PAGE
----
3. Right-click on the project, search for "facets" and enable "Java Persistence" as shown below:

    4. Click on "Further configuration available ..." and modify the facet as shown below:



      Make sure to disable "orm.xml" since we are generating a standard Java EE 6 web application. Choose "sakila" as the database. Click on "OK" and again on "OK" to complete the dialog.
  3. Generate the JPA entities
    1. Right-click on the project, select "JPA Tools", "Generate Entities" as shown:

    2. Choose the schema "sakila":



      and click on "Next >". If no values are shown in the schema drop-down, then click on "Reconnect ...".
    3. Specify a package name for the generated entities as "model" and select "film" and "language" table:



      and click on "Finish". The "film" and "language" table are related so it would be nice if all the related tables can be identified and picked accordingly.

      Anyway this generates "model.Film" and "model.Language" classes and "persistence.xml" as shown below:



      Also notice that "web.xml" and "sun-web.xml" have been explicitly removed since they are not required by a Java EE 6 application.
    4. "model.Film" class needs to modified slightly because one of the columns is mapped to "Object" which is not a Serializable obect. So change the type of "specialFeatures" from Object to String and also change the corresponding getters/setters accordingly. The error message clearly conveyed during the initial deployment and so could be fixed. But it would be nice to generate the classes that will work out-of-the-box.
  4. Create a Servlet client to retrieve/display data from the database
    1. Right-click on the project, select "New", "Class" and specify the values as:



      and click on "Finish". This class will be our Servlet client.
    2. Change the class such that it looks like:
      @WebServlet(urlPatterns="/ServletClient")
      public class ServletClient extends HttpServlet {
        @PersistenceUnit
        EntityManagerFactory factory;
      
        protected void doGet(HttpServletRequest req, HttpServletResponse resp)
               throws ServletException, IOException {
          ServletOutputStream out = resp.getOutputStream();
          List list = factory.createEntityManager().createQuery("select f from Film f where f.title like 'GL%';").getResultList();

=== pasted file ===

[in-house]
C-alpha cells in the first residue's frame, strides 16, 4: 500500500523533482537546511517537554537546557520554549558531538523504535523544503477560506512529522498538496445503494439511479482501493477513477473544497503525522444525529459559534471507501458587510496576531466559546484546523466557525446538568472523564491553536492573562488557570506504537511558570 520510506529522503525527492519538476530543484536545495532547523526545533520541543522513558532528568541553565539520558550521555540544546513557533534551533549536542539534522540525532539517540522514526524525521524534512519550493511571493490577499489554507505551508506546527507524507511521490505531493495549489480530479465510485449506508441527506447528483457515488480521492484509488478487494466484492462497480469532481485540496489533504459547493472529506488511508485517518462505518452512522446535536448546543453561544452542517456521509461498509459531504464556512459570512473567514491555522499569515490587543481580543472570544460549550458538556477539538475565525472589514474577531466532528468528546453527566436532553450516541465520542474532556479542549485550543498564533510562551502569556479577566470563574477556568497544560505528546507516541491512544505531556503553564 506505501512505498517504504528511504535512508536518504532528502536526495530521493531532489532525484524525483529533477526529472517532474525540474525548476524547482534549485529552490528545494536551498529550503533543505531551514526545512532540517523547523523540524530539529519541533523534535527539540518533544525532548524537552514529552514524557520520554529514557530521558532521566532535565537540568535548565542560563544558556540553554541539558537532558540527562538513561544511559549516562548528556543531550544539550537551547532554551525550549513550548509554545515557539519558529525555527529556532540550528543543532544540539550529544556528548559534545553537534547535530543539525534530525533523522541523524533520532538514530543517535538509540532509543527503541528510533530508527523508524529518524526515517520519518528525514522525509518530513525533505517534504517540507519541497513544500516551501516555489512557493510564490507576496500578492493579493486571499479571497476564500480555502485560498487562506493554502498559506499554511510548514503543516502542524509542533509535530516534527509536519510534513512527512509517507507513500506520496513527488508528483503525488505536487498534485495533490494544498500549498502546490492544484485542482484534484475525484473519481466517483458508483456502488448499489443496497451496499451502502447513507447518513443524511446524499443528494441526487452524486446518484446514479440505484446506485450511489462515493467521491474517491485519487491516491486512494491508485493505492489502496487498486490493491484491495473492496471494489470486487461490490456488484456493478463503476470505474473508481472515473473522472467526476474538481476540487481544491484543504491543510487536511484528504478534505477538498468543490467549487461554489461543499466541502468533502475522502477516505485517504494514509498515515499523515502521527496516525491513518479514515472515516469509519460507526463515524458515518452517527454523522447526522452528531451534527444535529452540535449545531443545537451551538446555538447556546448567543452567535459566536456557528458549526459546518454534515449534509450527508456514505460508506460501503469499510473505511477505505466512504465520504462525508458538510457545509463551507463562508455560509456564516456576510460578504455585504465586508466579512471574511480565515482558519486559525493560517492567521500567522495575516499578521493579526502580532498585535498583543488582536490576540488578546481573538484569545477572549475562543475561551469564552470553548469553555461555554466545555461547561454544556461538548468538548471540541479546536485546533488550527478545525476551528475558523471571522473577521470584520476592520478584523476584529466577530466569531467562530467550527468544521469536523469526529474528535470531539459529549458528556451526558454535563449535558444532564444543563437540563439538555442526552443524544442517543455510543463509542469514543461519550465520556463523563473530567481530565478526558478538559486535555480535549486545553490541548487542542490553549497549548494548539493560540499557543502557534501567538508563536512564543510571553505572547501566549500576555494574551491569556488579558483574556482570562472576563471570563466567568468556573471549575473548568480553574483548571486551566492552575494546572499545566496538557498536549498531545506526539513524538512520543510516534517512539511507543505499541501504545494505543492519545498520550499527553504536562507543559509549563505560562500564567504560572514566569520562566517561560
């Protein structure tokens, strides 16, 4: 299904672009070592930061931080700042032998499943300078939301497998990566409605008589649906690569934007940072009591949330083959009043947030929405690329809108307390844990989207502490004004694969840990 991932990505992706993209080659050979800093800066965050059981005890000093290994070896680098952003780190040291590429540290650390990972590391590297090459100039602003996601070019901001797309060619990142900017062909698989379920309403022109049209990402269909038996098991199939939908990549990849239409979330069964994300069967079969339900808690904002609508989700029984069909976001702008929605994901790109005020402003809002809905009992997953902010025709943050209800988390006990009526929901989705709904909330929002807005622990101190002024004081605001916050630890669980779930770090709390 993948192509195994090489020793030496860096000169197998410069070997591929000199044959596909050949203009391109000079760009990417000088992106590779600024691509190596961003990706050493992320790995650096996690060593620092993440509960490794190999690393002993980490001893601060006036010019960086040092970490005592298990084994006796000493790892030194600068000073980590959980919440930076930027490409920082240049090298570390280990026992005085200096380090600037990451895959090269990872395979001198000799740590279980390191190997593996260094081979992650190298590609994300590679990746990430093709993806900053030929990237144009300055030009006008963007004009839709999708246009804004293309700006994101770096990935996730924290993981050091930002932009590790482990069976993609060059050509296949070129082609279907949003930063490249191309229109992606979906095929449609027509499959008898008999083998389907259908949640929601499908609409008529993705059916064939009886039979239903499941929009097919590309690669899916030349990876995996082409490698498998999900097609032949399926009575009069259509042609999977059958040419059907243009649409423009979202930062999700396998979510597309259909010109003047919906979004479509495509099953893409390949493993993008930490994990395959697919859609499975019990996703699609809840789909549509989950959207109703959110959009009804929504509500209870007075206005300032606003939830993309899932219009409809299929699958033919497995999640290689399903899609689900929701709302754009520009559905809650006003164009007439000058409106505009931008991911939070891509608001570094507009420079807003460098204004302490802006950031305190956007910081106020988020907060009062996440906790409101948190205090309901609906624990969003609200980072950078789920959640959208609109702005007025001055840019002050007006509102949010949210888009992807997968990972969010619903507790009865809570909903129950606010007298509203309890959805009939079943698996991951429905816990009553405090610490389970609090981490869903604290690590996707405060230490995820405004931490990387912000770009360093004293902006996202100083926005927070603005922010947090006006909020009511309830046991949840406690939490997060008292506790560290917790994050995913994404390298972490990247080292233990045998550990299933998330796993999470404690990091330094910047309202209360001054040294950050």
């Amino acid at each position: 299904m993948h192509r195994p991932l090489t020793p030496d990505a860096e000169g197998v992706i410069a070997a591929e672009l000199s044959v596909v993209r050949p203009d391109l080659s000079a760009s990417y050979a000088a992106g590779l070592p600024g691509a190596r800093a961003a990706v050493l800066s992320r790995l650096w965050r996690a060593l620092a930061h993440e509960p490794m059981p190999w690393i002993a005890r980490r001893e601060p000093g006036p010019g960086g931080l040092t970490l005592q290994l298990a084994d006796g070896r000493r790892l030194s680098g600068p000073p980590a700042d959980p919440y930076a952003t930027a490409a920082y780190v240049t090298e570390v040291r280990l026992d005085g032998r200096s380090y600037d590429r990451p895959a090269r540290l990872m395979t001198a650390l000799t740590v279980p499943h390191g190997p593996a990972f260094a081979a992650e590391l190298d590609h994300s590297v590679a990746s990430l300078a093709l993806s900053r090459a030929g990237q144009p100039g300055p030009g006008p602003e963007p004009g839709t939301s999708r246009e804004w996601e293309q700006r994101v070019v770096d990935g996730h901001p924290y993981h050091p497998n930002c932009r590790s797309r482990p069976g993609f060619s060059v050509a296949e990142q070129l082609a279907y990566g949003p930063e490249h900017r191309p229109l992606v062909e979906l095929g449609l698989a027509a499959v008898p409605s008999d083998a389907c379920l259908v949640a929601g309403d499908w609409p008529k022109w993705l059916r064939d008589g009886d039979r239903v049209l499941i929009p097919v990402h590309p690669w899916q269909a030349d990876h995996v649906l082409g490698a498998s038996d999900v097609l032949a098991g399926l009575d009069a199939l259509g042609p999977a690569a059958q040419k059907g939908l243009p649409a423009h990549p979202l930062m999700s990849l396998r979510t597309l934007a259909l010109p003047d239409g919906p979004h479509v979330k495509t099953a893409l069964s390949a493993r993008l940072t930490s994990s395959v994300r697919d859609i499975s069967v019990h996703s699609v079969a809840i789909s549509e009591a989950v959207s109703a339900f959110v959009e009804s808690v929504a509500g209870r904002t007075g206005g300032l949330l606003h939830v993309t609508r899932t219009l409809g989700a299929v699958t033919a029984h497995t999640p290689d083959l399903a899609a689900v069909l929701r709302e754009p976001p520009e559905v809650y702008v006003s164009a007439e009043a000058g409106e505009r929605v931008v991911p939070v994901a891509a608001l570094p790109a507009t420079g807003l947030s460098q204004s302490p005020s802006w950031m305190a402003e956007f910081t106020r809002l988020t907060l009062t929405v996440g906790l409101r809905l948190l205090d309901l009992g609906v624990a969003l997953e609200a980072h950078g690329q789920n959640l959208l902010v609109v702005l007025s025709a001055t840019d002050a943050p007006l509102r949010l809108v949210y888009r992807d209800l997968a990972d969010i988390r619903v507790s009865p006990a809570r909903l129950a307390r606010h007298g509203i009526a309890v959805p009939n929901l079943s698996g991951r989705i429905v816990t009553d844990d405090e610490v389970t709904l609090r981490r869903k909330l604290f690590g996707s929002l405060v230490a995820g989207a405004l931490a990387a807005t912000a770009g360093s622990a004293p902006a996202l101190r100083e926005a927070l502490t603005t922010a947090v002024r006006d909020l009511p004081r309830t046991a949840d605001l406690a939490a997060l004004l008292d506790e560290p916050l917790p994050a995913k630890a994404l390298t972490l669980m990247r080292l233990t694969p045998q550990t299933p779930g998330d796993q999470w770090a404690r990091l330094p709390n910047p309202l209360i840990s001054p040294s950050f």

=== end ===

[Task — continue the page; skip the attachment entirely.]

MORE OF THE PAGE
out.println("<html><table>");
          for (Object film : list) {
            out.print("<tr><td>" + ((Film)film).getTitle() + "</tr></td>");
          }
          out.println("</table></html>");
        }
      }
      

      and the imports as:
      import java.io.IOException;
      import java.util.List;
      
      import javax.persistence.EntityManagerFactory;
      import javax.persistence.PersistenceUnit;
      import javax.servlet.ServletException;
      import javax.servlet.ServletOutputStream;
      import javax.servlet.annotation.WebServlet;
      import javax.servlet.http.HttpServlet;
      import javax.servlet.http.HttpServletRequest;
      import javax.servlet.http.HttpServletResponse;
      
      import model.Film;
      
      
      Basically, this is a Servlet 3.0 specification compliant Servlet that uses @WebServlet annotation. It uses @PersistenceUnit to inject the generated JPA Persistence Unit which is then used to query the database. The database query return all the movies whose title start with "GL" and the response is displayed in an HTML formatted table.
    3. Right-click on the project and select "Run As", "Run on Server" and select GlassFish v3 latest promoted build (this blog used build 61) as:



      and click on "Finish". The output at "http://localhost:8080/HelloJPA/ServletClient" looks like:

Simple, easy and clean!

How are you using Eclipse and GlassFish - the consolidated bundle or standalone Eclipse + GlassFish plugin ?

Download GlassFish Tools Bundle for Eclipse now.

Please send your questions and comments to users@glassfishplugins.dev.java.net.

Please leave suggestions on other TOTD that you’d like to see. A complete archive of all the tips is available here.

Technorati: glassfish eclipse mysql jpa database

Sunday Aug 16, 2009

TOTD #95: EJB 3.1 + Java Server Faces 2.0 + JPA 2.0 web application - Getting Started with Java EE 6 using NetBeans 6.8 M1 & GlassFish v3


TOTD #93 showed how to get started with Java EE 6 using NetBeans 6.8 M1 and GlassFish v3 by building a simple Servlet 3.0 + JPA 2.0 web application. TOTD #94 built upon it by using Java Server Faces 2 instead of Servlet 3.0 for displaying the results. However we are still using a POJO for all the database interactions. This works fine if we are only reading values from the database but that's not how a typical web application behaves. The web application would typically perform all CRUD operations. More typically they like to perform one or more CRUD operations within the context of a transaction. And how do you do transactions in the context of a web application ? Java EE 6 comes to your rescue.

The EJB 3.1 specification (another new specification in Java EE 6) allow POJO classes to be annotated with @EJB and bundled within WEB-INF/classes of a WAR file. And so you get all transactional capabilities in your web application very easily.